Rick Scott worries Florida's pension fund is in even worse shape than we know

Florida Gov.-elect Rick Scott meets with supporters at the Magnolia Grill restaurant in Fort Walton Beach on Wednesday.

Associated Press

Florida Gov.-elect Rick Scott meets with supporters at the Magnolia Grill restaurant in Fort Walton Beach on Wednesday.

NAPLES — Days before taking office as Florida's governor, Rick Scott said he's worried that the state's public pension fund, which posted a $16.7 billion shortfall last year, is in even worse shape than the public has been told.

He thinks the pension is betting on achieving unrealistically high returns to meet its obligations to future retirees. And he fears using these rosier estimates merely delays the day of reckoning for taxpayers who will be on the hook for growing deficits.

Saying that he hopes to be a two-term governor, Scott promised that by the end of eight years public employees could be confident that "the money's going to be there when they retire."

In a 45-minute interview with the St. Petersburg Times, Scott said the state's $122 billion pension would be one of his top priorities — and not just because it's a lot of money.

"More important than that, it's a whole bunch of people's livelihoods," he said.

Scott's forecast of a deeper pension funding hole contradicts the position of the State Board of Administration, which invests $148 billion for more than 1 million current and future retirees and hundreds of state and local government agencies. The SBA's outgoing trustees — Gov. Charlie Crist, Attorney General Bill McCollum and chief financial officer Alex Sink — said the pension was recovering from steep losses during the recession.

"We continue to be in extraordinarily good condition," SBA executive director Ash Williams said last month.

Scott, 58, a political novice who campaigned as a Tallahassee outsider, took several positions at odds with the way business has been run at the SBA. He signaled he will be much more involved than his predecessors in overseeing the pension. He will be cautious about taking on higher risks in the chase for higher returns.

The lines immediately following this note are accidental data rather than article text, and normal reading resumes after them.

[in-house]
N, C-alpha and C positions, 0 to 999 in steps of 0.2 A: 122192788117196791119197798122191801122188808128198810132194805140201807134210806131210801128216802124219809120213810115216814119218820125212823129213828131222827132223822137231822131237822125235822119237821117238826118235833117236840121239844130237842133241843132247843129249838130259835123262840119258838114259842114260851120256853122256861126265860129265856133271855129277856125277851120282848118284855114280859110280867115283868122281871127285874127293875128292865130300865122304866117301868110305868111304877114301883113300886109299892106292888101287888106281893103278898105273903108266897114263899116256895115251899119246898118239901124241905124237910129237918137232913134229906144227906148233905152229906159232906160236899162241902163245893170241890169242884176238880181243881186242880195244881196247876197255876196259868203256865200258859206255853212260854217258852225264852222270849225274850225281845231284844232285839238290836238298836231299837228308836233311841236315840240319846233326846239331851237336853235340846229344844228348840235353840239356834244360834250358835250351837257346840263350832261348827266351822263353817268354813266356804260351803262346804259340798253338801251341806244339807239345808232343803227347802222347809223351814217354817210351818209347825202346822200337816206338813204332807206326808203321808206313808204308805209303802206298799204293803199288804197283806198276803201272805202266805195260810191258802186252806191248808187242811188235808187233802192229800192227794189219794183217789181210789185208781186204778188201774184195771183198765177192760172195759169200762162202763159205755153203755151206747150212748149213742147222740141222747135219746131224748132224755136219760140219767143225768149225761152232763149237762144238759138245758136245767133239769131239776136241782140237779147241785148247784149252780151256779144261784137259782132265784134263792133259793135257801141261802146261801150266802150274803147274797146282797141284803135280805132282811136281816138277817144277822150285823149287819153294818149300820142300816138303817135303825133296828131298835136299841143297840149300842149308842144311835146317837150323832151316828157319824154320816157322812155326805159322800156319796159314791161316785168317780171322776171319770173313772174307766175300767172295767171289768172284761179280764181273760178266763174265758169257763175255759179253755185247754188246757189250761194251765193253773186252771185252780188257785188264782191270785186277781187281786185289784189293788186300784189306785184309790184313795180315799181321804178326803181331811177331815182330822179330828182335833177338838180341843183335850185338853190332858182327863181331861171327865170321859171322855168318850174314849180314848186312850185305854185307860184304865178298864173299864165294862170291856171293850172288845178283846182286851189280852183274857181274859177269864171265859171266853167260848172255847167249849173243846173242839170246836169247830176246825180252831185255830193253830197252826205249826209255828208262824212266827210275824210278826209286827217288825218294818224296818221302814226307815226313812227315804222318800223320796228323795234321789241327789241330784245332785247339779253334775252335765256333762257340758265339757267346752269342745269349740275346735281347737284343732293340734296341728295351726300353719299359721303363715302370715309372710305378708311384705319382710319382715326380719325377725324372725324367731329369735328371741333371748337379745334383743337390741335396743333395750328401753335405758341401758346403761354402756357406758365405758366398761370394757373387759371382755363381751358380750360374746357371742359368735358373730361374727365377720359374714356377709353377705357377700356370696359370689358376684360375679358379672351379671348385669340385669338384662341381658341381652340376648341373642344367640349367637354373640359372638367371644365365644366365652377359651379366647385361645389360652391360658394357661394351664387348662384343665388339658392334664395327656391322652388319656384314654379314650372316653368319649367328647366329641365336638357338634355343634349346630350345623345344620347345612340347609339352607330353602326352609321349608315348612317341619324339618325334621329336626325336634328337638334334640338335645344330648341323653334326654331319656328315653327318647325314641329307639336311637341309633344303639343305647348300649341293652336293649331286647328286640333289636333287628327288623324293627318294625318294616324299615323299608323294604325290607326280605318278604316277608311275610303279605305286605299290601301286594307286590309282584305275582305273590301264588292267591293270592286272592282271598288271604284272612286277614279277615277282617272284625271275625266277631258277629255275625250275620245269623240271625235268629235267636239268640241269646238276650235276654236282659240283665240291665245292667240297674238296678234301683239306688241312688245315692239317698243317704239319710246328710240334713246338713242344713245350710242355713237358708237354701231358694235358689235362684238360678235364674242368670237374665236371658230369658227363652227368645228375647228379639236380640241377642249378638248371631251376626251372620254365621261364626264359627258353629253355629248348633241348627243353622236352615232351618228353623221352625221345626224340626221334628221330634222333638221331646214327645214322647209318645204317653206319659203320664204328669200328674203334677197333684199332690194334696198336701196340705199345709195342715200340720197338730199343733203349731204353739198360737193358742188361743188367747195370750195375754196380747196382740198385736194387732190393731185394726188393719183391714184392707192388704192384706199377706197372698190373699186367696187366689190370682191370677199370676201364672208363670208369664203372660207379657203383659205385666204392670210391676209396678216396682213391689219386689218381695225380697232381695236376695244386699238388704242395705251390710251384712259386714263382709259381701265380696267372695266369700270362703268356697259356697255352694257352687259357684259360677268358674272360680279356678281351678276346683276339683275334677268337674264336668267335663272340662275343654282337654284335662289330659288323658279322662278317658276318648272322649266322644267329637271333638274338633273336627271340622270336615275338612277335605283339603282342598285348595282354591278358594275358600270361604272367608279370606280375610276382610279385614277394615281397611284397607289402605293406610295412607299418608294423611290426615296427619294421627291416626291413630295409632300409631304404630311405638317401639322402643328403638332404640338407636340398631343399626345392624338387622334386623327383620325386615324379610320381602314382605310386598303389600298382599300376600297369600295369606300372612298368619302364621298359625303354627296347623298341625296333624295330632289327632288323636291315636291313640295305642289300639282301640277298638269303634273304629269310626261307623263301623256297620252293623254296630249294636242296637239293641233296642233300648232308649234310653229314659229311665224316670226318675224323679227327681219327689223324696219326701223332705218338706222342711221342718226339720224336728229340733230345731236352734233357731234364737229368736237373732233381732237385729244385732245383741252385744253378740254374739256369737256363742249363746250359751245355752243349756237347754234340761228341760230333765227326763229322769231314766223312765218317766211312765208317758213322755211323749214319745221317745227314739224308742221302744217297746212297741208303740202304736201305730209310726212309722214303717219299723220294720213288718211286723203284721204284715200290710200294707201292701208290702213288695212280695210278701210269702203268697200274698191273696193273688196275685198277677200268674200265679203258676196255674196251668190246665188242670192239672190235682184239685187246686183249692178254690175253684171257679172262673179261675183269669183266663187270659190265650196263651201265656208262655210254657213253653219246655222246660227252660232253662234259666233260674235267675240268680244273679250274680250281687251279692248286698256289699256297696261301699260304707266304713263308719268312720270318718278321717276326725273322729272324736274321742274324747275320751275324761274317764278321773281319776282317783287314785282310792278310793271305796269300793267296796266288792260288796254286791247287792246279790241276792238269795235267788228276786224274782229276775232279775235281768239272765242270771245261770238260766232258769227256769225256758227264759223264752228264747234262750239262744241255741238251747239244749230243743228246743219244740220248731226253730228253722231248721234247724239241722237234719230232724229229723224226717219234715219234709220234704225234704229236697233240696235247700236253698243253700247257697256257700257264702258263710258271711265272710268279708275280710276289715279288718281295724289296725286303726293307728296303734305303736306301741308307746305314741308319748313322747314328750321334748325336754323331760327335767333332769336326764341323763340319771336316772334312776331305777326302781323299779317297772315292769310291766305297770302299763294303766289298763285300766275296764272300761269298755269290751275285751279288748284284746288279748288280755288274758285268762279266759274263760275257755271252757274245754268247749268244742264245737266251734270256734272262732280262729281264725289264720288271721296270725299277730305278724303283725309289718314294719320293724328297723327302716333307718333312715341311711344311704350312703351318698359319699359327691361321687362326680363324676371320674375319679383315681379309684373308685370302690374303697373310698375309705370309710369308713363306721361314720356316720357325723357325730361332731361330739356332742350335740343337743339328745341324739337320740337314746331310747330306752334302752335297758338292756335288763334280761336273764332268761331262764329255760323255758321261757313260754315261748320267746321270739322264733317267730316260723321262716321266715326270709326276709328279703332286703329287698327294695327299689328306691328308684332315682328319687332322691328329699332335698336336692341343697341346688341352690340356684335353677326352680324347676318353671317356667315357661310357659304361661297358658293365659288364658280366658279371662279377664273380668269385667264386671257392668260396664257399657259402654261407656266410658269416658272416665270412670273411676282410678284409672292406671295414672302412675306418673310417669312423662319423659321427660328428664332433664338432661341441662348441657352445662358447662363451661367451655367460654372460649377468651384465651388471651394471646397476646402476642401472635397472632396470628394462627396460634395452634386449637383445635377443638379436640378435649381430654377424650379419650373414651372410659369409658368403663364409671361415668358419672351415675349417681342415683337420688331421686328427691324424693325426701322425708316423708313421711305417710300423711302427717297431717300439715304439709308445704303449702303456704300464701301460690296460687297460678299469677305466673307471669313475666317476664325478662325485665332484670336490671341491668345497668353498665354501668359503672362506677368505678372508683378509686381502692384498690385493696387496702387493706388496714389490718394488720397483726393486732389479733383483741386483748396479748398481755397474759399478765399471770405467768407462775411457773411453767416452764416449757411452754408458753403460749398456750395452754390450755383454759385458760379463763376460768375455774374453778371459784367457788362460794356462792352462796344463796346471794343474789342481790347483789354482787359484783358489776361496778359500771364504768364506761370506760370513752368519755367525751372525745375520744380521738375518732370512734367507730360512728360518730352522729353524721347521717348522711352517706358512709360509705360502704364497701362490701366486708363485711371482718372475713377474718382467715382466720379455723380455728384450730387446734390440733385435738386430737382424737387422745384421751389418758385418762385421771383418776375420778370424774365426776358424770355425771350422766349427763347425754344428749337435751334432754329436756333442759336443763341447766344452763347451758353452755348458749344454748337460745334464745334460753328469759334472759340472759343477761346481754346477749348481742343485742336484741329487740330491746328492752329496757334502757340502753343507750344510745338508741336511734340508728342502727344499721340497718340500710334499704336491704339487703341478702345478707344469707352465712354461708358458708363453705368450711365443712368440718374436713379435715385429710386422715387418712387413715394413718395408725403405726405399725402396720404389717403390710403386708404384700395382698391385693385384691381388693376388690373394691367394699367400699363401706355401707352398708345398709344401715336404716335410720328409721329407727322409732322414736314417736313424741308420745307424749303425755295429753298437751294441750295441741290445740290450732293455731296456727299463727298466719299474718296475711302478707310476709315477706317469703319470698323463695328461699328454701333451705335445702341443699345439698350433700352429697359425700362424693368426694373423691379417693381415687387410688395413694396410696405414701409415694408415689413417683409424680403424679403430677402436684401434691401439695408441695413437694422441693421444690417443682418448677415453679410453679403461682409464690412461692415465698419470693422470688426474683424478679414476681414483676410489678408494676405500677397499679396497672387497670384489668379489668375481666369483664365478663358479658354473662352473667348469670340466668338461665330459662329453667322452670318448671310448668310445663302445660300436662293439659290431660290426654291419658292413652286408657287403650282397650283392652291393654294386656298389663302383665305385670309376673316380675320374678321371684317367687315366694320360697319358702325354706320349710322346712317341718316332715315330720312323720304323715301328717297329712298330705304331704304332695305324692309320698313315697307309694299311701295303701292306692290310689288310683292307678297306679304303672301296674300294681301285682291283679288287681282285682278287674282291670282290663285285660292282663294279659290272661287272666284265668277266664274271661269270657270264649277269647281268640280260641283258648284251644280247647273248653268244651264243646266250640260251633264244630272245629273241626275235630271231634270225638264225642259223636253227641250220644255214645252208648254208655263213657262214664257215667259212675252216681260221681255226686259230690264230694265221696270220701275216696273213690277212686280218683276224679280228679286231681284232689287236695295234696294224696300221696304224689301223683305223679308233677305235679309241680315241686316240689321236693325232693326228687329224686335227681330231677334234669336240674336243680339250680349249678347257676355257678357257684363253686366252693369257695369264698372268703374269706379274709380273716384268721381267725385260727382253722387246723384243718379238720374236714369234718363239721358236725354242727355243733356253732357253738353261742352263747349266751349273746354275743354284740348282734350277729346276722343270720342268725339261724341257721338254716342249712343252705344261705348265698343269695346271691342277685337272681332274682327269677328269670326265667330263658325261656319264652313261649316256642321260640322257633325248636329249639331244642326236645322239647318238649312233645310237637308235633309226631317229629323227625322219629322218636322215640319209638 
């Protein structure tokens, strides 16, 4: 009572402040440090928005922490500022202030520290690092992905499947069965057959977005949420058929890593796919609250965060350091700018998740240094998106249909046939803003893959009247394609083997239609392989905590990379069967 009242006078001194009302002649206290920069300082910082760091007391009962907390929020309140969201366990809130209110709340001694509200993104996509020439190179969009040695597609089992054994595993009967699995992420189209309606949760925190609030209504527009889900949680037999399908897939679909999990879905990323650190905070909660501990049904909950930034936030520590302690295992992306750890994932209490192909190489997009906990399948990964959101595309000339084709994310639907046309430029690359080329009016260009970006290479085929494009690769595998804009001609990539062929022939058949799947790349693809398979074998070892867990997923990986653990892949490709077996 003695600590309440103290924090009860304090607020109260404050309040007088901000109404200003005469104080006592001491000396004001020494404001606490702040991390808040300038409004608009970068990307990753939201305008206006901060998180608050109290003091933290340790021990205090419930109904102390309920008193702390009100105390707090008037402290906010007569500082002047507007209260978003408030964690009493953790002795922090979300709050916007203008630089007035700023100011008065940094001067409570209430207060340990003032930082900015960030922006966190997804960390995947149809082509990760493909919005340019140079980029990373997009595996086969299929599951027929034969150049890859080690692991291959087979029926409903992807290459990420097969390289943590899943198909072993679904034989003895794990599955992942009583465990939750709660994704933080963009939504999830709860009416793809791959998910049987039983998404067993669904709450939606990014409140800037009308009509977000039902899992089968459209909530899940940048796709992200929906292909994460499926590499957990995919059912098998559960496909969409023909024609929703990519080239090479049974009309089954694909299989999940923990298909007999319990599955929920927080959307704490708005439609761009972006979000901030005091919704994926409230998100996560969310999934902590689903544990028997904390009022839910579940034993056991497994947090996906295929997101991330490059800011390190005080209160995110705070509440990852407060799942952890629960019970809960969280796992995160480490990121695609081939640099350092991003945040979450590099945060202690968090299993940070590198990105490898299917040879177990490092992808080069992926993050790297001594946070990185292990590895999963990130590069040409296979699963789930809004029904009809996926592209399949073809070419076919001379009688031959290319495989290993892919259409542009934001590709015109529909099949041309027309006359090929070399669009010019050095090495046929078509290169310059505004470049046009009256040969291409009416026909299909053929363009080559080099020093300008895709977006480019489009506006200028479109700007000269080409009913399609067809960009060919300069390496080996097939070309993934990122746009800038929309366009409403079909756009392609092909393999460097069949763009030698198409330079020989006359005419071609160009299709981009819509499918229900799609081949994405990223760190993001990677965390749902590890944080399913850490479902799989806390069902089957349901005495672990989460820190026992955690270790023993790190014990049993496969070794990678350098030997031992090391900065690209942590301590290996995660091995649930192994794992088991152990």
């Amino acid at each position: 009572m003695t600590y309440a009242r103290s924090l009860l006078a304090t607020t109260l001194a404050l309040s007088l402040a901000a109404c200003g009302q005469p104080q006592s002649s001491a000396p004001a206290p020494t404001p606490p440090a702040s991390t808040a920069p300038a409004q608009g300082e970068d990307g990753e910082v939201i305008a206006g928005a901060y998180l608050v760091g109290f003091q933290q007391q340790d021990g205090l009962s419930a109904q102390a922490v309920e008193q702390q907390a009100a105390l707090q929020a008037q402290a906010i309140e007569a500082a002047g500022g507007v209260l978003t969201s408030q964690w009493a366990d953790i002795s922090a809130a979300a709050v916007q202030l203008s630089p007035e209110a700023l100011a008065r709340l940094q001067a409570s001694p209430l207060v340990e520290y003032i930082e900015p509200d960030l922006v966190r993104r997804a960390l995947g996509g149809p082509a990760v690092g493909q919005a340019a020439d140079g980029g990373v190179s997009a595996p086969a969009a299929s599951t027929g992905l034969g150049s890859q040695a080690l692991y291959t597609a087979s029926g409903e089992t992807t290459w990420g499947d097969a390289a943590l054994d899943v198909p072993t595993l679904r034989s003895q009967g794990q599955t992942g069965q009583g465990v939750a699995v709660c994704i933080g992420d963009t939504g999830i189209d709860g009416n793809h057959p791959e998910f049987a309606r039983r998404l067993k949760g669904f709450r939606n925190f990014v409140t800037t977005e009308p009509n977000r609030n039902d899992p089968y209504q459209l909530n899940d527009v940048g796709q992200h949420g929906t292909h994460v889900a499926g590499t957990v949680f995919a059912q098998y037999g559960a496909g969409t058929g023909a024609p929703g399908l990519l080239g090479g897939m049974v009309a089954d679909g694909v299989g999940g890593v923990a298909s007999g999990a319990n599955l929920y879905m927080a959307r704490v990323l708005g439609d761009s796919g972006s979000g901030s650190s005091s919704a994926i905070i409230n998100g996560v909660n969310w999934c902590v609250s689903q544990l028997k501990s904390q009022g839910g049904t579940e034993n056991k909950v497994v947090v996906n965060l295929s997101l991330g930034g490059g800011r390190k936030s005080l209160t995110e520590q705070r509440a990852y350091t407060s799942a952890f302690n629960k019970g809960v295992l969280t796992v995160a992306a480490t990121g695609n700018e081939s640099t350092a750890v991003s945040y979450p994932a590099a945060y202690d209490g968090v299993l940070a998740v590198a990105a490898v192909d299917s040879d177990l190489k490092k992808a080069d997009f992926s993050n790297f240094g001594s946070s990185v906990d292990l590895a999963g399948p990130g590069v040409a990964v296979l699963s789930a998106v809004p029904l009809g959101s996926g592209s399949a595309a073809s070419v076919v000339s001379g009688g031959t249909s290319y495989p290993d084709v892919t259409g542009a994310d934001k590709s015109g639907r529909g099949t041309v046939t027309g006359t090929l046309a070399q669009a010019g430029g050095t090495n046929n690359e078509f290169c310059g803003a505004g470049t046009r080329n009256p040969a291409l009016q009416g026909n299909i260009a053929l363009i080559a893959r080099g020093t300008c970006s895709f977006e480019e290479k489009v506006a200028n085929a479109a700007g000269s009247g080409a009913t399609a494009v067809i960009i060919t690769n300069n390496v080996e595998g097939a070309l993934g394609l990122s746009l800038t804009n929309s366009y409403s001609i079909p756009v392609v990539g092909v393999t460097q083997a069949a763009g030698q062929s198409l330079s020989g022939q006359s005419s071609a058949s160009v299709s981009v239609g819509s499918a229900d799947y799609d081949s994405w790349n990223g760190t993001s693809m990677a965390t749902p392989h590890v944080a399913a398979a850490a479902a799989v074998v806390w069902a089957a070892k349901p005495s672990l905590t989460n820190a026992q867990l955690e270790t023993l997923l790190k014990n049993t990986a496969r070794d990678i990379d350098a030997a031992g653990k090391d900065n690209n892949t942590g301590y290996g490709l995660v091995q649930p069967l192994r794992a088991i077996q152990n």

He wants to use Florida's clout as the nation's fourth-largest pension to pare down excessive management fees that cut into returns.

And he expects the people who run the pension to be sensitive to potential conflicts of interest and disclose details of their investments to the taxpaying public.

"I'm going to make sure that whoever is responsible for it is somebody that is fine with transparency. He's fine with somebody looking over their shoulder," Scott said.

Asked if he intends to retain Williams, the SBA's chief executive, Scott said: "I don't know."

To restore the pension to full funding, Scott is considering everything from closing the defined benefit plan to new hires to raising the retirement age to making employees contribute to the plan. He knows such changes won't be popular. But as he sits in his old office in Naples, days before the inauguration, Scott is determined not to sugarcoat the truth. Giving the public as much information as possible forces them to deal with reality, he said.

"That's easier for me."

Here is an edited transcript of the interview:

What did you mean when you called public sector pensions "a ticking fiscal time bomb''?

My concern is the return expectations (of 7.75 percent) are high. I don't think that's easy to do and my concern is that if we say we're 13 or 14 percent underfunded, but that's assuming a 7.75 percent return, I don't believe that's realistic. It's going to be difficult unless you take more risk than pension funds ought to be taking. Pension funds are for people's retirement and so if I was worried about my retirement, I'd be more cautious with my investing. This is the way I look at life. We have an economy that's not growing very fast, so how do you get the increased income to get stocks to appreciate dramatically, other than believing that maybe there'll be multiple expansion in the stocks? So the first thing I want to do is really look at what is realistic as far as return expectations. Once we get whatever the right number is, then let's look at how underfunded we are. I plan on being governor for eight years and I don't want to be in the position at the end of that time frame that people don't know where the pension fund is or they're uncomfortable that the money's going to be there when they retire.